Biochemistry (Moscow)

, Volume 71, Issue 2, pp 173–177 | Cite as

Protein composition and native state of pigments of thylakoid membrane of wheat genotypes differently tolerant to water stress

  • I. M. Guseynova
  • S. Y. Suleymanov
  • J. A. Aliyev
Article

Abstract

Protein composition and native state of chlorophylls were analyzed in two wheat (Triticum durum L.) genotypes with different tolerance to drought, Barakatli-95 (drought-tolerant) and Garagylchyg-2 (drought-sensitive), during water deficit. It is shown that the plants subjected to water deficit appear to have a slight increase in α-and β-subunits of CF1ATP-synthase complex (57.5 and 55 kD, respectively) in Barakatli-95 and their lower content in Garagylchyg-2. Steady-state levels of the core antenna of PS II (CP47 and CP43) and light-harvesting Chl a/b-apoproteins (LHC) II in the 29.5–24 kD region remained more or less unchanged in both wheat genotypes. The synthesis of 36 kD protein and content of low-molecular-weight polypeptides (21.5, 16.5, and 14 kD) were noticeably increased in the tolerant genotype Barakatli-95. Drought caused significant changes in the carotenoid region of the spectrum (400–500 nm) in drought-sensitive genotype Garagylchyg-2 (especially in the content of pigments of the violaxanthin cycle). A shift of the main band from 740–742 to 738 nm is observed in the fluorescence spectra (77 K) of chloroplasts from both genotypes under water deficiency, and there is a stimulation of the ratio of fluorescence band intensity F687/F740.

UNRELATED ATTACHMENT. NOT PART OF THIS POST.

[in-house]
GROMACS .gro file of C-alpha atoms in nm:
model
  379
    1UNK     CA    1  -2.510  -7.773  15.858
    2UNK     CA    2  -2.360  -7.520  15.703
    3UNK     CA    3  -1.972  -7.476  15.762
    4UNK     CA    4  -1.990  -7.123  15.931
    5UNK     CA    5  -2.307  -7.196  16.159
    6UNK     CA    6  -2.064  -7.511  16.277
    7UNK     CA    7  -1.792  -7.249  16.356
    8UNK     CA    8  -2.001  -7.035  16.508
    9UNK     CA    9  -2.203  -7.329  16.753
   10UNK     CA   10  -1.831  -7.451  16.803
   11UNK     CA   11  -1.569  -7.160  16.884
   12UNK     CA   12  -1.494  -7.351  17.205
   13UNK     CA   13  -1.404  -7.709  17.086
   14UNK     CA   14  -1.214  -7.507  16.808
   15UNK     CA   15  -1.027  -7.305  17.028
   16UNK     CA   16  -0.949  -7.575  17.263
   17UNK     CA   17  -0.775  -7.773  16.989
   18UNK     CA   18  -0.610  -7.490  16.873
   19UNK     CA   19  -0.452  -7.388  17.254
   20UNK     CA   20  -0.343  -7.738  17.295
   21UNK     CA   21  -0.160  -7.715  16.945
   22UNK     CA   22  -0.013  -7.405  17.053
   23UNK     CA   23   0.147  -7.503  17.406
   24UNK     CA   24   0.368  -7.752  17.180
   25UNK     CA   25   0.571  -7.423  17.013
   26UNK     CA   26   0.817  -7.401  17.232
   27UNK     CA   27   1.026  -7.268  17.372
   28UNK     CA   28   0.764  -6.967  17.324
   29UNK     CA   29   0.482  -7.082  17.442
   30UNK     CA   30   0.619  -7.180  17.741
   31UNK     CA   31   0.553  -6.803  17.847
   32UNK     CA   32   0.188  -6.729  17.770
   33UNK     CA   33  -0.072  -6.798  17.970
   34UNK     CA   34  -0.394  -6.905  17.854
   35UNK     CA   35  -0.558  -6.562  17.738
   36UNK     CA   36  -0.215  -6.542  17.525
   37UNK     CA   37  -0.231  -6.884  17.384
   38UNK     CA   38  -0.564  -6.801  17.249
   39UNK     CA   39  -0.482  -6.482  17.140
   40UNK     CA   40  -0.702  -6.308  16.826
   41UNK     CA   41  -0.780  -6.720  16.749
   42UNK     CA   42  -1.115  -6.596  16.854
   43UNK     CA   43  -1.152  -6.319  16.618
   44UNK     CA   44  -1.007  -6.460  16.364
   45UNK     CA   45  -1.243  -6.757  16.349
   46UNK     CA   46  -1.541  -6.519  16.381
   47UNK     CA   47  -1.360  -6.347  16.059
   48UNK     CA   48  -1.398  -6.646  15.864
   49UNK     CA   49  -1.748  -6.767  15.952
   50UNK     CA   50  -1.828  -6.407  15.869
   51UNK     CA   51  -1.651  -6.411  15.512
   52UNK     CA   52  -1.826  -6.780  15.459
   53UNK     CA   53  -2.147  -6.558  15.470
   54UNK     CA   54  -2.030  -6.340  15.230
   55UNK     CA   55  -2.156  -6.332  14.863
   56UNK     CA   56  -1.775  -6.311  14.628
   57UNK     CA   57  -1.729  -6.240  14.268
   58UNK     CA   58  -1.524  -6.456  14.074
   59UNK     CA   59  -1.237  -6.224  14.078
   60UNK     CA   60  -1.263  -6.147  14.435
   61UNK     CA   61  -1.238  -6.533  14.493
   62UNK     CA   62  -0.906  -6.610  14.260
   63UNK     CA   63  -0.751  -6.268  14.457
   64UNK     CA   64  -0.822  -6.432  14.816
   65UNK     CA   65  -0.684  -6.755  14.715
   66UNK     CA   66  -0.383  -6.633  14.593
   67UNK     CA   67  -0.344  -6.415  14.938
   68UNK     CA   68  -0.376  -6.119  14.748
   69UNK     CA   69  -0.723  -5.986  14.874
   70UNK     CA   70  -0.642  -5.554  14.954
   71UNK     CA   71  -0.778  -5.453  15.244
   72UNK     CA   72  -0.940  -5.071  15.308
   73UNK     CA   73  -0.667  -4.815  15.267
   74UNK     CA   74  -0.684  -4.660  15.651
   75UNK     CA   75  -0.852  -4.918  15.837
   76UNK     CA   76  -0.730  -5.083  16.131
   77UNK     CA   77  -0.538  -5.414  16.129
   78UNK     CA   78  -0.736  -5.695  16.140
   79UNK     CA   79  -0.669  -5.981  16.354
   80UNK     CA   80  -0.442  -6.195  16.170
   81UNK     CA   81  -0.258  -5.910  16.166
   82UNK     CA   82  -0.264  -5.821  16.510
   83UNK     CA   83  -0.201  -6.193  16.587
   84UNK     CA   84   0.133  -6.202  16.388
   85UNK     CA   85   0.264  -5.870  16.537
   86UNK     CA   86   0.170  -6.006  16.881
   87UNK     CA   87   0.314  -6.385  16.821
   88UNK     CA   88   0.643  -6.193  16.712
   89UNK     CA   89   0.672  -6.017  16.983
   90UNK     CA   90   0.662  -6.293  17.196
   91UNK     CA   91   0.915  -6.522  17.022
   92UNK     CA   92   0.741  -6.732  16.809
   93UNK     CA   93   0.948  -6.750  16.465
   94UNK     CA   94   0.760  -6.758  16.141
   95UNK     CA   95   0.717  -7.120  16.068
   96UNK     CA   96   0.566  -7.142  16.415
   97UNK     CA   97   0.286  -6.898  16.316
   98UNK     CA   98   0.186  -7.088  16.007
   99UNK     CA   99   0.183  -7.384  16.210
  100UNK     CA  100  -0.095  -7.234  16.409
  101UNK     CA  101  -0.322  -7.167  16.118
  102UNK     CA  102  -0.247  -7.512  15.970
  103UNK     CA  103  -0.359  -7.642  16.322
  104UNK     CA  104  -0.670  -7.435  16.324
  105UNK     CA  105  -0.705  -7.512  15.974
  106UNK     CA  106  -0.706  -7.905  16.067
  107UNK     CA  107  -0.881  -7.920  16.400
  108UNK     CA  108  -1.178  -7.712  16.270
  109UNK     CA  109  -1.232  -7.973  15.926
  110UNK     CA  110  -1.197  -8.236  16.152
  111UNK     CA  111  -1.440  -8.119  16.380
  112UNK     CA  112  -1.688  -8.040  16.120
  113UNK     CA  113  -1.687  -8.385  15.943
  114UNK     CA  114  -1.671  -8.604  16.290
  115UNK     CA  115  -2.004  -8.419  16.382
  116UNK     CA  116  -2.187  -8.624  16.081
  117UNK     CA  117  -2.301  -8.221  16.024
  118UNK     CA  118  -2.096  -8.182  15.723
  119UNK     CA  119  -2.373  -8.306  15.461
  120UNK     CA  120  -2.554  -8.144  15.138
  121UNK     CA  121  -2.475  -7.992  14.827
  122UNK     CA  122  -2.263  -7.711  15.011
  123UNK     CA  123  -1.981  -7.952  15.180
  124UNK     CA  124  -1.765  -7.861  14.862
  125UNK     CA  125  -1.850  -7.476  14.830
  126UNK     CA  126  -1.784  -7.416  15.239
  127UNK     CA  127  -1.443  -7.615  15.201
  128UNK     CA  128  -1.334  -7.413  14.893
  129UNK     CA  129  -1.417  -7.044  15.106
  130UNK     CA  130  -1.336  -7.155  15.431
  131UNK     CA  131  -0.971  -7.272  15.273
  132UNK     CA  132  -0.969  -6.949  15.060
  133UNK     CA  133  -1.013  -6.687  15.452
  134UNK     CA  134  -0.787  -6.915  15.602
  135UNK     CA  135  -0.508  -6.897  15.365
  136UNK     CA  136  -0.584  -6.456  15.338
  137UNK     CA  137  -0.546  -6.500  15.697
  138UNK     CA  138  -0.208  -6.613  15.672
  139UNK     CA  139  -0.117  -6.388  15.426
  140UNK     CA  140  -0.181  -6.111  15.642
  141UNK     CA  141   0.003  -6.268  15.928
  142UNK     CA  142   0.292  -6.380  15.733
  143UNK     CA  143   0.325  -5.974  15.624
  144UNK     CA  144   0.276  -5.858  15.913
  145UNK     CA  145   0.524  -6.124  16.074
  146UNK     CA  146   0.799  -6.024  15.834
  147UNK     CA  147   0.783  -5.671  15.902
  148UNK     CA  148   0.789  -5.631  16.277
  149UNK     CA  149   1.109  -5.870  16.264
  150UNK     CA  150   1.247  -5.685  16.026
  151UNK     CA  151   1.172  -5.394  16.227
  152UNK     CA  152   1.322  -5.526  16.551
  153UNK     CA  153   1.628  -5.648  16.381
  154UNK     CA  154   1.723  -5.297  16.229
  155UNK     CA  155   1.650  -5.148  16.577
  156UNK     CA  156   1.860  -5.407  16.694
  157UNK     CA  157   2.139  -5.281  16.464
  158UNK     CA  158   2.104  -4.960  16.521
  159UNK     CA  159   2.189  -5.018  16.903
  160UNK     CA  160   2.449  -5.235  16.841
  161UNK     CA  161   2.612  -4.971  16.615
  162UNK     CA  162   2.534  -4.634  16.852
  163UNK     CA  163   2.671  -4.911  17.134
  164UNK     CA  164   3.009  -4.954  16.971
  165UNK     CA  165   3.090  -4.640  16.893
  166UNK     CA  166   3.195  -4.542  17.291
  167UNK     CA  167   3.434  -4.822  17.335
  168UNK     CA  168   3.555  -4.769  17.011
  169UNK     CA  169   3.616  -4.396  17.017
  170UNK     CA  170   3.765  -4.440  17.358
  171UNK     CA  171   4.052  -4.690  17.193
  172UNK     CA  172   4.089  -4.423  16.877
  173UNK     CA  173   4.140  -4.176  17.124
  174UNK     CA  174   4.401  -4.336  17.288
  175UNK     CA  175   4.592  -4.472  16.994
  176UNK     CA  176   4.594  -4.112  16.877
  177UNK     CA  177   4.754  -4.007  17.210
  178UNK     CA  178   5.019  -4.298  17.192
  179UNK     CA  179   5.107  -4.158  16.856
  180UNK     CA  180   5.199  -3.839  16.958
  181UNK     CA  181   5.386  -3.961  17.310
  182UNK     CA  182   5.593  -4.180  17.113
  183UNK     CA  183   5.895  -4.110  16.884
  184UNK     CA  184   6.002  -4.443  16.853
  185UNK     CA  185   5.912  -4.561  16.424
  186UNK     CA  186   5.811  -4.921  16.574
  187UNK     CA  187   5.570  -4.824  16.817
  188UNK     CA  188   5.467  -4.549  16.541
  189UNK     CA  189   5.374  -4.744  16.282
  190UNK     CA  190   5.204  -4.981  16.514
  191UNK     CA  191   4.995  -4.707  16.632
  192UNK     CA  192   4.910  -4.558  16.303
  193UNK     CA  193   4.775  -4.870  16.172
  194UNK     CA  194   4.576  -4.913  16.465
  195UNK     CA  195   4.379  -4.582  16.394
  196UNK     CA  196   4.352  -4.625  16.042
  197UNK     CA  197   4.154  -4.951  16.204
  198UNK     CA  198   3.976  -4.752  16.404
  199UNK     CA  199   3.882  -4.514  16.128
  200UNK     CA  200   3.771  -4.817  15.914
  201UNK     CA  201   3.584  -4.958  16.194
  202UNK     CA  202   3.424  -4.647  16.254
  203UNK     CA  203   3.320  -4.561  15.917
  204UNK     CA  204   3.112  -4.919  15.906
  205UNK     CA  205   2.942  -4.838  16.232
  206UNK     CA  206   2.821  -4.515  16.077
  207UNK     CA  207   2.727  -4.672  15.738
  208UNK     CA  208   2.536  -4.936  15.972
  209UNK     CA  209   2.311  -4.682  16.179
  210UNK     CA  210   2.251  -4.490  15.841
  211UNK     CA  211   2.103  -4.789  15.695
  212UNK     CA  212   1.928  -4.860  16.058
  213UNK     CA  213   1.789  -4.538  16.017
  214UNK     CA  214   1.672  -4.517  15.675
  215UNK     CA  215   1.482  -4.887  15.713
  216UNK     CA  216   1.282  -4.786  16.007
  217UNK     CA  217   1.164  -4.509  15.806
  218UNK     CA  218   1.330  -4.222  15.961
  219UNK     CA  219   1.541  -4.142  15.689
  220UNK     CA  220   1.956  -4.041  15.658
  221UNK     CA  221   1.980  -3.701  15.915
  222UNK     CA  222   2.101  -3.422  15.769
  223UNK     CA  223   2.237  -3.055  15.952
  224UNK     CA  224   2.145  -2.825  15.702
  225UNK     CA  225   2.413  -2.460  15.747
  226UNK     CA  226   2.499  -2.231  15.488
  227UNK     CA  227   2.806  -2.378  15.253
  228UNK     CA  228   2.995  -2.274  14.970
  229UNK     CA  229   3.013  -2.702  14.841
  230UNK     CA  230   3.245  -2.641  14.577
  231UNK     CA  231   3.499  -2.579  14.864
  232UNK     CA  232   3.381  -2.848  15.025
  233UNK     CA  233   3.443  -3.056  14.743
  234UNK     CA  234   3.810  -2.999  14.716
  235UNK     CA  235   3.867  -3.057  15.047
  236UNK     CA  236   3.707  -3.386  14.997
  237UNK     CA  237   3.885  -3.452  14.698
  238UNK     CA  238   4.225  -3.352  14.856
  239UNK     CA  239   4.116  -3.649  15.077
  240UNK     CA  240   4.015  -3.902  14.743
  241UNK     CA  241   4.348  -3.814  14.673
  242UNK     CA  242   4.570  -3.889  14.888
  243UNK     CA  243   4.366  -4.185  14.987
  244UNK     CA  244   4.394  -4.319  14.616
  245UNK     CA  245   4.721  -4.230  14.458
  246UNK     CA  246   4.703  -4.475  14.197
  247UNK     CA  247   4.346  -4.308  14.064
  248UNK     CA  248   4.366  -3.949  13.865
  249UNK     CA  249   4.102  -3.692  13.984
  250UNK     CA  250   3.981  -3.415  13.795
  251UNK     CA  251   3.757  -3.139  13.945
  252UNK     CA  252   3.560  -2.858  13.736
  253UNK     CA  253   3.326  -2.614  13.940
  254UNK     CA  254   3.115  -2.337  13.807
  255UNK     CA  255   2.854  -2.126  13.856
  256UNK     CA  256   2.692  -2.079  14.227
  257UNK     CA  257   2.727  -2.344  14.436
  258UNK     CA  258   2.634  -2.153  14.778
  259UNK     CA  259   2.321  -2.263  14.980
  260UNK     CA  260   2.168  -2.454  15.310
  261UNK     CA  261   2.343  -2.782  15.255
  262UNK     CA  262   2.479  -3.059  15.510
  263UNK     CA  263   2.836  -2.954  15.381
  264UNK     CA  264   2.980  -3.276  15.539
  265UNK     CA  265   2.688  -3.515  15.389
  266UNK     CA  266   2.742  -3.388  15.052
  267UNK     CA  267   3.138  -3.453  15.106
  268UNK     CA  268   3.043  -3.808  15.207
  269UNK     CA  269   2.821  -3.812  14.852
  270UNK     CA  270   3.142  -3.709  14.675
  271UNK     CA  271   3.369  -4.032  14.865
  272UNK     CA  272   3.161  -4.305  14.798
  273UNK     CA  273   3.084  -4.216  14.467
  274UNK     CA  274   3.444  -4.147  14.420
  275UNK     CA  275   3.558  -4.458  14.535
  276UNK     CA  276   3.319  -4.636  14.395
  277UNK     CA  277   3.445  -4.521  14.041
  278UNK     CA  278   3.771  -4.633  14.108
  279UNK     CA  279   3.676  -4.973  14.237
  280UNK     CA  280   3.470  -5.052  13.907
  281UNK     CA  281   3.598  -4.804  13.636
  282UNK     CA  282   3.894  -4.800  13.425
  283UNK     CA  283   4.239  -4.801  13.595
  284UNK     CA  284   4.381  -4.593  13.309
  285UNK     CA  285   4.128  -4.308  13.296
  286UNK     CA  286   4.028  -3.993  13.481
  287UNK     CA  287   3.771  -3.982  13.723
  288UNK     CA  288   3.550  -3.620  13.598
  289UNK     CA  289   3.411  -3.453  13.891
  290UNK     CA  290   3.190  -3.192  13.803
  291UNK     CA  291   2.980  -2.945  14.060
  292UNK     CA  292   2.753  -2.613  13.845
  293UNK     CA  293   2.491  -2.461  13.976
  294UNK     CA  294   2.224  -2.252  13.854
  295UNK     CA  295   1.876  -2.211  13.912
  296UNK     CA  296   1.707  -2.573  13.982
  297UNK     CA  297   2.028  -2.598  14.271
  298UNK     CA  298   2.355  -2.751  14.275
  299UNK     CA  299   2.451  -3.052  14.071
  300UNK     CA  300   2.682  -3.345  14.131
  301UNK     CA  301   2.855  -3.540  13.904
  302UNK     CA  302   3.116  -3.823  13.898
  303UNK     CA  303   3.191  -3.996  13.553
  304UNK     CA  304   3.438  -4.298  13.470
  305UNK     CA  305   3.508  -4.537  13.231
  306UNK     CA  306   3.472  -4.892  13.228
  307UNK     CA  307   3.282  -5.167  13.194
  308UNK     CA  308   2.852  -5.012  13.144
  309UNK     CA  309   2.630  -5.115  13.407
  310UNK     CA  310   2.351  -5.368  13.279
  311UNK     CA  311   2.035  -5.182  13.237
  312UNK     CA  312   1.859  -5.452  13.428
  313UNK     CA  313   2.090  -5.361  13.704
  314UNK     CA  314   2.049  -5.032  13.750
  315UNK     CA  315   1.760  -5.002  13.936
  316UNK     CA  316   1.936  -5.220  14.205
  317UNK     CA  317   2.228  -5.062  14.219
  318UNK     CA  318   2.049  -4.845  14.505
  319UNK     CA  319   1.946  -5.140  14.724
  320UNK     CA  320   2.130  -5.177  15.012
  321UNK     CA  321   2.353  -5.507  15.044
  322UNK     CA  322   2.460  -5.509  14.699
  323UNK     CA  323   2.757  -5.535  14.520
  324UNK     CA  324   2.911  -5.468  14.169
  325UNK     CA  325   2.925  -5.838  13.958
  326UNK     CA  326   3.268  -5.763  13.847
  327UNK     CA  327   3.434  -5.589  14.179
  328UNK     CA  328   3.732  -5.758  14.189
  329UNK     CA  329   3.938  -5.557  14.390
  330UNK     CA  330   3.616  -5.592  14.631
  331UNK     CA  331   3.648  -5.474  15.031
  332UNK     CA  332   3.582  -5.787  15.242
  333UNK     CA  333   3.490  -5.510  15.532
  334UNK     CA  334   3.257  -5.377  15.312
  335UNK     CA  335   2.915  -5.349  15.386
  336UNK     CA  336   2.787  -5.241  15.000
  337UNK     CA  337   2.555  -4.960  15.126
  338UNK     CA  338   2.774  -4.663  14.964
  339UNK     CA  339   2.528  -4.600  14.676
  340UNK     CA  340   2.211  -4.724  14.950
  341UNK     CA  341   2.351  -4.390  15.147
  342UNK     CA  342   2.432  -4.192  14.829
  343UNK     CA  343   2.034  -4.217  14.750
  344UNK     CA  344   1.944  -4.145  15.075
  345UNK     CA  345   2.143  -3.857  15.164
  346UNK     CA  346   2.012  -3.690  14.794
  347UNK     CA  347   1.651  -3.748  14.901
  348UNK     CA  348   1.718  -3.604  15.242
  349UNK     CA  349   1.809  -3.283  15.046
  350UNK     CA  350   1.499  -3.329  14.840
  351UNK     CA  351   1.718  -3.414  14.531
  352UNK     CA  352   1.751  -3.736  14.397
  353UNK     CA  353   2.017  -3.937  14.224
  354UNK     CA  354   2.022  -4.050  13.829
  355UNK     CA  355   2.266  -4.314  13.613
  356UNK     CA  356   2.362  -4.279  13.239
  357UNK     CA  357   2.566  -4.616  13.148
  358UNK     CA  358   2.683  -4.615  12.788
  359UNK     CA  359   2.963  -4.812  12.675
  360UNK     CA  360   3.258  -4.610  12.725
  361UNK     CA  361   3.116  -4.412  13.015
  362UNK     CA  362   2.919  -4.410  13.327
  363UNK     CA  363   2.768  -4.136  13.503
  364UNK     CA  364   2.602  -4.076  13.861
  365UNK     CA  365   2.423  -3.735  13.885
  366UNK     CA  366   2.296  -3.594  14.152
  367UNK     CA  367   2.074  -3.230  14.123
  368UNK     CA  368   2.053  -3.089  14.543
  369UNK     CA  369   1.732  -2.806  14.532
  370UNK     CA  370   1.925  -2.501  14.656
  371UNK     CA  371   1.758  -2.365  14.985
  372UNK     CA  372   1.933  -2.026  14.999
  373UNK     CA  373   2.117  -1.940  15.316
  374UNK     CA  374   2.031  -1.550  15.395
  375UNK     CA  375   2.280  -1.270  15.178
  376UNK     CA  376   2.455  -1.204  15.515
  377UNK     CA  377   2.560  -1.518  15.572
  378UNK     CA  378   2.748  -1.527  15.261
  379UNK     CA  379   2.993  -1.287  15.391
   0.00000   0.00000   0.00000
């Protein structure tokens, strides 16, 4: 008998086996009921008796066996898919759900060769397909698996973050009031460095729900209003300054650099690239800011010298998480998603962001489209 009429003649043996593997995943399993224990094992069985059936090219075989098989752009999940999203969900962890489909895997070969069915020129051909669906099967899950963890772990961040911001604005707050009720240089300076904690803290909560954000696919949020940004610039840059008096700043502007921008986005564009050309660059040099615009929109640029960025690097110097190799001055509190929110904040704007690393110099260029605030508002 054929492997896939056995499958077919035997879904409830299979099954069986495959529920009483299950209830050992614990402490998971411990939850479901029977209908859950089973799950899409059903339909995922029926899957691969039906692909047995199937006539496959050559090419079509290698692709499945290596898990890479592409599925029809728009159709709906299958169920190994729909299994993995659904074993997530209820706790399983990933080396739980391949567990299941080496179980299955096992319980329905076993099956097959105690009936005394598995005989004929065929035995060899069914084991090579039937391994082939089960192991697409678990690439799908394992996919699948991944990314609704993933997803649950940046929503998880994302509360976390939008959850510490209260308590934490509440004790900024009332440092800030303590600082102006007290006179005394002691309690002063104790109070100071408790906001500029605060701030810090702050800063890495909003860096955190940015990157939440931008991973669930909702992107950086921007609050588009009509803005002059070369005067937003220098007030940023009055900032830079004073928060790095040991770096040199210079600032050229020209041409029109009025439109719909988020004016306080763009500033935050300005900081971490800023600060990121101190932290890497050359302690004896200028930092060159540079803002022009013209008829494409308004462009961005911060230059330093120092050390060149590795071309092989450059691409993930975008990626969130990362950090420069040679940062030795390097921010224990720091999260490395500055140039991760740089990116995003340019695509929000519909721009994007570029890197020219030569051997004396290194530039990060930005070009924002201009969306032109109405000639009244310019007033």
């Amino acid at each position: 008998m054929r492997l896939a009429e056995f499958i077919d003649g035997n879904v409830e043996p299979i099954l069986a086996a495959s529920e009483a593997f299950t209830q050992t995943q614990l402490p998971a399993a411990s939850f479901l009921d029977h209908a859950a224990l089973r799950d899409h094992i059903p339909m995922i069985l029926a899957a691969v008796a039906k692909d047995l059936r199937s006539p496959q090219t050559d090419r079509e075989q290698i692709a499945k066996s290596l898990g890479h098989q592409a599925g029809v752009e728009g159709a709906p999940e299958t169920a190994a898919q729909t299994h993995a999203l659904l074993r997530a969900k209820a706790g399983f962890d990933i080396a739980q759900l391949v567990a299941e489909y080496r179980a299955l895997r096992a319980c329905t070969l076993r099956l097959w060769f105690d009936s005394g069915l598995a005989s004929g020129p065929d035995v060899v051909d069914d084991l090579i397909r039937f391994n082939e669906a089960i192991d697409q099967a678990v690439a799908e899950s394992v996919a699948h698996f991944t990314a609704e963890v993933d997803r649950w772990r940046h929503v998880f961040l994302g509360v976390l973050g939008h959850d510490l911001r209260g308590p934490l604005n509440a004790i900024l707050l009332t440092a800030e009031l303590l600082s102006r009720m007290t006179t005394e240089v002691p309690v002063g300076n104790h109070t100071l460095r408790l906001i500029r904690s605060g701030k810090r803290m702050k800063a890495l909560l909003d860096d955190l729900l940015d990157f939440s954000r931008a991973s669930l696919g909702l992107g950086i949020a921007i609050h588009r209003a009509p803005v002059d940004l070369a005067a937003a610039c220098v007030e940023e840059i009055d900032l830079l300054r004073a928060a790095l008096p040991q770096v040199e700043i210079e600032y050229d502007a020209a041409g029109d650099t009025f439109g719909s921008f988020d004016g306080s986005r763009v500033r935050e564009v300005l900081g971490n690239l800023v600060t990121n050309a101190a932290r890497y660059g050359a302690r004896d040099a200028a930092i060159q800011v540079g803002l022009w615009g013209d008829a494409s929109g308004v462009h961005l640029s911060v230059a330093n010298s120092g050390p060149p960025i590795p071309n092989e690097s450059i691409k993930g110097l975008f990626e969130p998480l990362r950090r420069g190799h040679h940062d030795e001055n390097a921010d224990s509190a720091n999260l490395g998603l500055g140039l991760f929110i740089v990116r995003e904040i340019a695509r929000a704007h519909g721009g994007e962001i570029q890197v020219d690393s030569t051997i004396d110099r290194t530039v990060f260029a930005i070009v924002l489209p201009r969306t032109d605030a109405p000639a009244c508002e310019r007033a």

Key words

wheat polypeptides fluorescence drought chloroplast adaptation 

Preview

Unable to display preview. Download preview PDF.

Unable to display preview. Download preview PDF.

References

  1. 1.
    Weinheimer, M. A., Inci, F., Mavituna, M., Ozkan, F., Oktem, H. A., and Yucel, M. (1995) in Biotechnology for Sustainable Development (Malik, K. A., Nasim, A., and Khalid, A. M., eds.) National Institute for Biotechnology and Genetic Engineering (NIBGE), Faisalabad, Pakistan, pp. 171–178.Google Scholar
  2. 2.
    Comic, J., and Massacci, A. (1996) in Photosynthesis and the Environment (Baker, N. R., ed.) Kluwer Academic Publishers, Dordrecht-Boston-London, pp. 347–366.Google Scholar
  3. 3.
    Aliyev, J. A. (1998) in Photosynthesis: Mechanisms and Effects (Gamb, G., ed.) Kluwer Academic Publishers, Dordrecht-Boston-London, pp. 3829–3832.Google Scholar
  4. 4.
    Aliyev, J. A. (2002) Izvestiya NAN Azerbaijana (Ser. Biol. Nauki), 1–6, 30–40.Google Scholar
  5. 5.
    Lawlor, D. W. (1995) in Environment and Plant Metabolism. Flexibility and Acclimation (Smirnoff, N., ed.) Bios Scientific Publishers, Oxford, pp. 129–160.Google Scholar
  6. 6.
    Labhilili, M., Jouchier, P., and Gautien, M. F. (1995) Plant Sci., 112, 219–230.CrossRefGoogle Scholar
  7. 7.
    Quartacci, M. F., Pinzino, C., Sgherri, C. L. M., and Navari-Izzo, F. (1995) Plant Physiol., 108, 191–197.PubMedGoogle Scholar
  8. 8.
    Navari-Izzo, F., Guartacci, M. F., Pinzino, C., Rascio, N., Vazzana, C., and Sgherri, C. L. M. (2000) Plant Physiol., 124, 1427–1436.PubMedCrossRefGoogle Scholar